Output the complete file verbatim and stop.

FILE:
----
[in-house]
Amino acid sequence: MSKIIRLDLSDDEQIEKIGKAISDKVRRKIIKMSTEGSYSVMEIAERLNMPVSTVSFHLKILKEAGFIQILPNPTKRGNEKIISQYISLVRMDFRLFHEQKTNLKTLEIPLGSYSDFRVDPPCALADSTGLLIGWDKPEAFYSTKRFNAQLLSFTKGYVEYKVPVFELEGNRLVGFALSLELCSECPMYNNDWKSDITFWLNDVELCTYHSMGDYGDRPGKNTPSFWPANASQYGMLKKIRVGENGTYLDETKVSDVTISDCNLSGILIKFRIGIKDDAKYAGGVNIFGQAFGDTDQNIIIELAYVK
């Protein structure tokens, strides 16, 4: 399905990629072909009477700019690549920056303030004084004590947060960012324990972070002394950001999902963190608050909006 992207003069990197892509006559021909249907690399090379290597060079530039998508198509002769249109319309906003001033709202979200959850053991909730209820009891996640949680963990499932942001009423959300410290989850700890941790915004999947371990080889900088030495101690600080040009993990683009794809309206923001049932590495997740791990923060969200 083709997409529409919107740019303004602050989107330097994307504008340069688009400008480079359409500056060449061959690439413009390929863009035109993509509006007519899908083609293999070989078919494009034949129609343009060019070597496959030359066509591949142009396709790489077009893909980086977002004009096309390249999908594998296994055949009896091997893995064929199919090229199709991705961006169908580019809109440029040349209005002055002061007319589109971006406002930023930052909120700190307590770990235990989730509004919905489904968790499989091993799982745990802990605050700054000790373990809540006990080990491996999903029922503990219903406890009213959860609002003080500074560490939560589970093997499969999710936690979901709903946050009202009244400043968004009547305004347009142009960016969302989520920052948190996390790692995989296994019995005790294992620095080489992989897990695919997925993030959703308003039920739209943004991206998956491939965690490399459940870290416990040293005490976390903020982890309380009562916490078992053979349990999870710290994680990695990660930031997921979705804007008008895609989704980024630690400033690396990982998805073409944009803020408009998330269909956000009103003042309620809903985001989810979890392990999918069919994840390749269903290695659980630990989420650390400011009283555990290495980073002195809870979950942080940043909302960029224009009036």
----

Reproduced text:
[in-house]
Amino acid sequence: MSKIIRLDLSDDEQIEKIGKAISDKVRRKIIKMSTEGSYSVMEIAERLNMPVSTVSFHLKILKEAGFIQILPNPTKRGNEKIISQYISLVRMDFRLFHEQKTNLKTLEIPLGSYSDFRVDPPCALADSTGLLIGWDKPEAFYSTKRFNAQLLSFTKGYVEYKVPVFELEGNRLVGFALSLELCSECPMYNNDWKSDITFWLNDVELCTYHSMGDYGDRPGKNTPSFWPANASQYGMLKKIRVGENGTYLDETKVSDVTISDCNLSGILIKFRIGIKDDAKYAGGVNIFGQAFGDTDQNIIIELAYVK
């Protein structure tokens, strides 16, 4: 399905990629072909009477700019690549920056303030004084004590947060960012324990972070002394950001999902963190608050909006 992207003069990197892509006559021909249907690399090379290597060079530039998508198509002769249109319309906003001033709202979200959850053991909730209820009891996640949680963990499932942001009423959300410290989850700890941790915004999947371990080889900088030495101690600080040009993990683009794809309206923001049932590495997740791990923060969200 083709997409529409919107740019303004602050989107330097994307504008340069688009400008480079359409500056060449061959690439413009390929863009035109993509509006007519899908083609293999070989078919494009034949129609343009060019070597496959030359066509591949142009396709790489077009893909980086977002004009096309390249999908594998296994055949009896091997893995064929199919090229199709991705961006169908580019809109440029040349209005002055002061007319589109971006406002930023930052909120700190307590770990235990989730509004919905489904968790499989091993799982745990802990605050700054000790373990809540006990080990491996999903029922503990219903406890009213959860609002003080500074560490939560589970093997499969999710936690979901709903946050009202009244400043968004009547305004347009142009960016969302989520920052948190996390790692995989296994019995005790294992620095080489992989897990695919997925993030959703308003039920739209943004991206998956491939965690490399459940870290416990040293005490976390903020982890309380009562916490078992053979349990999870710290994680990695990660930031997921979705804007008008895609989704980024630690400033690396990982998805073409944009803020408009998330269909956000009103003042309620809903985001989810979890392990999918069919994840390749269903290695659980630990989420650390400011009283555990290495980073002195809870979950942080940043909302960029224009009036």